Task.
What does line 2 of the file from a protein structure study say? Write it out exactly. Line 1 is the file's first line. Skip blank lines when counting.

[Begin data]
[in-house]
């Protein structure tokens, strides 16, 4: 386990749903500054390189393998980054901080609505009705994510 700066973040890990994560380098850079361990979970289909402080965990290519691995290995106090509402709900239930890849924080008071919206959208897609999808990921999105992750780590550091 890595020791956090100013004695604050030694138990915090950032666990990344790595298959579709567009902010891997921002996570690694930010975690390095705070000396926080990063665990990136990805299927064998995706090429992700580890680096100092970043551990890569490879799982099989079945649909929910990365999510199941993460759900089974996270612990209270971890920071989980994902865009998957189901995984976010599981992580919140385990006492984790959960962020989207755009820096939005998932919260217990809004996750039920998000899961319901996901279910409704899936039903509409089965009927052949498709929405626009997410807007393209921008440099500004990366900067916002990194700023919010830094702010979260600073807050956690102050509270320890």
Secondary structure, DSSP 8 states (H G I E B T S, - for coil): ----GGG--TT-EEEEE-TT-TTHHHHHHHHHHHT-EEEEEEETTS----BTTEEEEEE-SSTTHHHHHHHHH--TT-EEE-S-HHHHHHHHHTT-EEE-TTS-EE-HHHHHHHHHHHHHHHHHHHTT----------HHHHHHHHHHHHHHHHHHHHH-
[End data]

């Protein structure tokens, strides 16, 4: 386990749903500054390189393998980054901080609505009705994510 700066973040890990994560380098850079361990979970289909402080965990290519691995290995106090509402709900239930890849924080008071919206959208897609999808990921999105992750780590550091 890595020791956090100013004695604050030694138990915090950032666990990344790595298959579709567009902010891997921002996570690694930010975690390095705070000396926080990063665990990136990805299927064998995706090429992700580890680096100092970043551990890569490879799982099989079945649909929910990365999510199941993460759900089974996270612990209270971890920071989980994902865009998957189901995984976010599981992580919140385990006492984790959960962020989207755009820096939005998932919260217990809004996750039920998000899961319901996901279910409704899936039903509409089965009927052949498709929405626009997410807007393209921008440099500004990366900067916002990194700023919010830094702010979260600073807050956690102050509270320890």